Porsche Figures a Subscription/Leasing Plan Just Might Discourage Flippers

Ultra-rare automobiles have a tendency to be scooped up by speculators hoping to turn a buck. Manufacturers hate this, as they see none of that sweet, secondhand scratch — plus, the vehicles frequently end up as garage queens tucked away from the public eye. While a bit of a grimy move, it’s easy to understand why someone might be willing to fall from a manufacturer’s good graces so they can flip an already expensive automobile for several times what they paid.

Automakers have come up with interesting ways to circumvent the problem, often establishing hard limits on when a customer can resell a particularly in-demand model, but it never manages to stop it from happening entirely. However, Porsche CEO Oliver Blume thinks he has a novel solution — one that we’re a bit torn on.

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The Ford Focus Electric is Now the Cheapest Car in America

The Ford Focus Electric is one of the most unloved models in North America right now, and its lonely existence translates into big savings for thrifty shoppers willing to make do with a less-capable EV. Ford cut $6,000 from the car’s price in 2015, and sales continued to fall despite a $4,000 price reduction the year before. You can also lease one right now for little more than a smile and a handshake.

Electric cars remain a difficult sell, especially considering there is always something better right around the corner, but leasing them is exceptionally popular — comprising roughly three-quarters of the EV market. It makes sense when lease-rate comparisons typically work out to EVs being more affordable than a similarly priced internal combustion vehicle.

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Auto Leasing Insider Tips, Tricks, Myths and Misconceptions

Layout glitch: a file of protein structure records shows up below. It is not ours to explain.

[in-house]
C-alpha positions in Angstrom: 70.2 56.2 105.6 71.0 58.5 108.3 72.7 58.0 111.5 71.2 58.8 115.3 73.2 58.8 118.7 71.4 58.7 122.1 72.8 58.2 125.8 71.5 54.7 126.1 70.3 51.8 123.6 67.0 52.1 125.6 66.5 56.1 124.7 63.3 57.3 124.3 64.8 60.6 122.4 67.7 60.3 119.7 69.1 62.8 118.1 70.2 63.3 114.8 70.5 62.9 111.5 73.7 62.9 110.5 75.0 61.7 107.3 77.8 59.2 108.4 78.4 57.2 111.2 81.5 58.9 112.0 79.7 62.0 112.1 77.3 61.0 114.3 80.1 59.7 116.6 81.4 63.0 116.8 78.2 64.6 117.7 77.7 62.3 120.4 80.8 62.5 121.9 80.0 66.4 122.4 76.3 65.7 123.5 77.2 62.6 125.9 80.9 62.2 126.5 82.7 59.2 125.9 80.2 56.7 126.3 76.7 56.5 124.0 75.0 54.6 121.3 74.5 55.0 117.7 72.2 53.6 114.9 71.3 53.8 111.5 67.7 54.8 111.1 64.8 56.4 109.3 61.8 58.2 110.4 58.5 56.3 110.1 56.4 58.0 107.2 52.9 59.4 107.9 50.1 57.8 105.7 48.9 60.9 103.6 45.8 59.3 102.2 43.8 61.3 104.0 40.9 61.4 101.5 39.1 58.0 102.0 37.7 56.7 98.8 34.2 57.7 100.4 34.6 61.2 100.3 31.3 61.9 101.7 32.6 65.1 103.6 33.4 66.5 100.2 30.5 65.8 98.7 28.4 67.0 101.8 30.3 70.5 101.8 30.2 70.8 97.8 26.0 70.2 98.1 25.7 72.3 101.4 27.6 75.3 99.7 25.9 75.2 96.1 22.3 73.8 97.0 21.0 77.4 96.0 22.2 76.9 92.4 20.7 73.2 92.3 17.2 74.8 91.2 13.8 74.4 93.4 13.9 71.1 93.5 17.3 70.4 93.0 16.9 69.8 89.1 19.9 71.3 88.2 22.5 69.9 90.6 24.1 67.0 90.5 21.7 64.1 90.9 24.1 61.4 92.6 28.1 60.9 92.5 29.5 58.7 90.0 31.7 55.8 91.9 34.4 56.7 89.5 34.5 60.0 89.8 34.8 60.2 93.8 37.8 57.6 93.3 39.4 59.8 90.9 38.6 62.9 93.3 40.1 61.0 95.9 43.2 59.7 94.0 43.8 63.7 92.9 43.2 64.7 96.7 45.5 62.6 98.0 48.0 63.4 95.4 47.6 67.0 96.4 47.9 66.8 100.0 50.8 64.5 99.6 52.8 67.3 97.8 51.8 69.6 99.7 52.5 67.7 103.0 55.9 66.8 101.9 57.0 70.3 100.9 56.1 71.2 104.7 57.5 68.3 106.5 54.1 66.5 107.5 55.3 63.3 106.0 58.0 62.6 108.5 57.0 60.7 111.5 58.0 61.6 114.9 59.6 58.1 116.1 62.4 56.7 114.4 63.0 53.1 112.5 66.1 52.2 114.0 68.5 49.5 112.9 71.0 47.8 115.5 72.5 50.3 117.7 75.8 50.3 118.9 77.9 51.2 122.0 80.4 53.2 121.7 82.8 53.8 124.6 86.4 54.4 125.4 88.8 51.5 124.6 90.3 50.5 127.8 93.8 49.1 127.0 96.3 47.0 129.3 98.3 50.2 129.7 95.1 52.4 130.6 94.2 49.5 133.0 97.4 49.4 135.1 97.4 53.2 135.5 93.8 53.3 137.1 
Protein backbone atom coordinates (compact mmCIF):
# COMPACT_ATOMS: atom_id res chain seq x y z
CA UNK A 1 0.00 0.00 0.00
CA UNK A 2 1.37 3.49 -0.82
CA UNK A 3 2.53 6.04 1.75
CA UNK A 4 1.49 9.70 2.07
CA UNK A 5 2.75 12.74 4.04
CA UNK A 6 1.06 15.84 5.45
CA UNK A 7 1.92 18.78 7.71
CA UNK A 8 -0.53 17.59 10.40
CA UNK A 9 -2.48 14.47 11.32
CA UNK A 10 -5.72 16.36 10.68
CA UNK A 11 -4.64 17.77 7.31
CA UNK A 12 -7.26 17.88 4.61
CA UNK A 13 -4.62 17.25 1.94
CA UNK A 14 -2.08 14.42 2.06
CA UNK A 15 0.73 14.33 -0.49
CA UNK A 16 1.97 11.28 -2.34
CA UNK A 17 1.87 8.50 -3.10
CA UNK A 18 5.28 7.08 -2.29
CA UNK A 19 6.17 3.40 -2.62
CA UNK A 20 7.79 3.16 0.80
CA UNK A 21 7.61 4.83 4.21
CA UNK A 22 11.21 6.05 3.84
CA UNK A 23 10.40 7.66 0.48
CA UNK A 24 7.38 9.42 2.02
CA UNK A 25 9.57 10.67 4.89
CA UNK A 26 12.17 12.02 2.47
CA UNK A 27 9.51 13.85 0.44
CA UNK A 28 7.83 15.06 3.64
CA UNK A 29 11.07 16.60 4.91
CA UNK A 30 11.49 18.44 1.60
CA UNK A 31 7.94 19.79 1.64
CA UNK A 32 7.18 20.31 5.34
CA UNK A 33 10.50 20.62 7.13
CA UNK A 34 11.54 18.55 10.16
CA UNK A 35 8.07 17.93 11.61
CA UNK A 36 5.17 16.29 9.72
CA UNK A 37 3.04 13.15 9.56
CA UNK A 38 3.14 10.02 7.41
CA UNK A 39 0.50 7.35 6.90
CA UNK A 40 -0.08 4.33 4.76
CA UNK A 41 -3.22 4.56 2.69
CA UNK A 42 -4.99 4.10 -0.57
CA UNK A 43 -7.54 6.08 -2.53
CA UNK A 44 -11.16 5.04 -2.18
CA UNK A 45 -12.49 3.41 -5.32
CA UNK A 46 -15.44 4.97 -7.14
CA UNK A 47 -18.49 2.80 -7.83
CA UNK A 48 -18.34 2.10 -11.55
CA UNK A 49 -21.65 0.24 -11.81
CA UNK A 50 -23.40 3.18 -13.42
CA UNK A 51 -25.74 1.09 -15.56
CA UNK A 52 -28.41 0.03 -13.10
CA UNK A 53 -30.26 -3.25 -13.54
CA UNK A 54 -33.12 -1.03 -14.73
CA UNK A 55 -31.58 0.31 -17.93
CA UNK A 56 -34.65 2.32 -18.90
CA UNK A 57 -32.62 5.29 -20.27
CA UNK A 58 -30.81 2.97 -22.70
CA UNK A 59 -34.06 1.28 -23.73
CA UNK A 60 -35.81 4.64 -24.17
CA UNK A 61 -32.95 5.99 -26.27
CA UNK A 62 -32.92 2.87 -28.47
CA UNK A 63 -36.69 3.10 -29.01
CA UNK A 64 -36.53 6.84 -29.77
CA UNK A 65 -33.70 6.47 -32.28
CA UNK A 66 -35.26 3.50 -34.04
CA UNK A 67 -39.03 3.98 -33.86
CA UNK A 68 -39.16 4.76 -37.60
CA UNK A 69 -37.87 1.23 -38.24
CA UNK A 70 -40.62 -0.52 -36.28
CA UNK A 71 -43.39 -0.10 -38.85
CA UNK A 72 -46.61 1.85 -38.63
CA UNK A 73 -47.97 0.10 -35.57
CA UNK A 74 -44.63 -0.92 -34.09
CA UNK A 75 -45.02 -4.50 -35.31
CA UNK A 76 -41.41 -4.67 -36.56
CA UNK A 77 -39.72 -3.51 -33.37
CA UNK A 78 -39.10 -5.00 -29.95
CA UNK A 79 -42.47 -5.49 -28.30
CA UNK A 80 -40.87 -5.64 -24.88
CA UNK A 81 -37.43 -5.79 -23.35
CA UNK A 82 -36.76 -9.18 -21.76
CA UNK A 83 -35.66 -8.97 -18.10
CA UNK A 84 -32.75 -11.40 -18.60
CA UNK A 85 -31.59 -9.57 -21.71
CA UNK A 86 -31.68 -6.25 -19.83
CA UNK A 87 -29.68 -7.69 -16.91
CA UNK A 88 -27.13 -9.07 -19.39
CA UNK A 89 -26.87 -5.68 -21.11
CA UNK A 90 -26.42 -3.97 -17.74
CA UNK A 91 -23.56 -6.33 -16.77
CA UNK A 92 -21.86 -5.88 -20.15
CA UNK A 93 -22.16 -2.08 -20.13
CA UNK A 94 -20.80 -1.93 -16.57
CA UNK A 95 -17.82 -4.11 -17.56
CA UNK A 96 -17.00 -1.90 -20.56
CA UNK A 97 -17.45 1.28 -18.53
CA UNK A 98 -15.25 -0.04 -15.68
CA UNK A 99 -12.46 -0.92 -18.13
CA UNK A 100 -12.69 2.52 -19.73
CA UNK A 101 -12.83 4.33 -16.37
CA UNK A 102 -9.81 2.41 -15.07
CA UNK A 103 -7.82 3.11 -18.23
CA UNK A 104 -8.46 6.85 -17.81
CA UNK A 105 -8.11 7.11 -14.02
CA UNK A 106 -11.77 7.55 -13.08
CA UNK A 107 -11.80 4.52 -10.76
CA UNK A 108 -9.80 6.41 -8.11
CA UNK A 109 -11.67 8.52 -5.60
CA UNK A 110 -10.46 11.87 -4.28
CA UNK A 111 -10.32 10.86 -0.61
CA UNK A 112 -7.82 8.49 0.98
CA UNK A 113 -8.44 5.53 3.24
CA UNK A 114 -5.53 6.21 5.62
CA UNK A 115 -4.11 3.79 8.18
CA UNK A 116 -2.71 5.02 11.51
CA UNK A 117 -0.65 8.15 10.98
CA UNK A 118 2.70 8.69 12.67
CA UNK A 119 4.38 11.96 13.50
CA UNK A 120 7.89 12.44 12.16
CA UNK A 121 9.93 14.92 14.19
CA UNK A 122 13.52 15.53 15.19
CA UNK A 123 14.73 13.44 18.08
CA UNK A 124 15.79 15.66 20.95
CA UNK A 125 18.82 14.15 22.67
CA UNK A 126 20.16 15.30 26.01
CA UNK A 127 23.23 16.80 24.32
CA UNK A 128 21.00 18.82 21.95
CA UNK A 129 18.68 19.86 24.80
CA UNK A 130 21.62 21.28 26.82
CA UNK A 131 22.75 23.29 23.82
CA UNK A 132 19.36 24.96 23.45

A record 31 percent of all new vehicles sold this year in the U.S. are leased. I spent a good part of my career studying why some people refuse to lease. Much of their resistance stems from bad buzz. Some say it’s because of the stories they heard about ’80s-era open-end leases where owners were responsible for paying the car’s residual value at lease end. (These are the same customers who will not buy a Hyundai today because they produced crappy cars in the ’80s.) Others oppose leasing because they heard about a guy whose cousin’s neighbor had to pay $5,000 in wear and tear or excess mileage charges at lease end. And there are those of you who will brag comment below about how you always pay cash for your cars and don’t understand why other people won’t follow your lead.

This article is not designed to convert such non-believers to leasing. This advice, drawn from my years in the auto finance business, is for buyers who know the basics and benefits of leasing, want some timely tips on how to get the lowest possible payments, and want to pay less money on lease-end charges.

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  • Johnster Not feelin' it. The traditional unreliability of turbo engines is a big turn-off, especially in a work truck that (I hope) you'd want to keep on the road for 200,000 miles or more without having major repairs.
  • ToolGuy Car audio is way overpriced.
  • Marty S The original Charger was a 2 door, as was the landmark 68 model. Its funny that some younger commenters are surprised that its not a four door. I never understood why modern Chargers have been four door sedans. I think the best looking Charger was the 68, absolutely perfect in its lines and proportions. This concept really emulates that and I think I think it looks great.
  • Master Baiter The D-bag elites like Al Gore demanding that we all switch to EVs are the type of people who don't actually drive. They get chauffeured around in black Yukon Denalis. Tesla does have a good charging network--maybe someday they will produce a car that doesn't suck.
  • MRF 95 T-Bird As a Challenger GT awd owner I lIke it’s heritage inspired styling a lot. There’s a lot of 66-67 as well as 68-70 Charger in there. It’s refreshing that it doesn’t look like a blob like Tesla, Volt/Bolt, Mach-e BMW I whatever etc. The fact that it’s a hatch makes it even better as a everyday driver thus eliminating the need for a CUV. If it’s well built and has a reliable track record I can see trading up to it in a few years.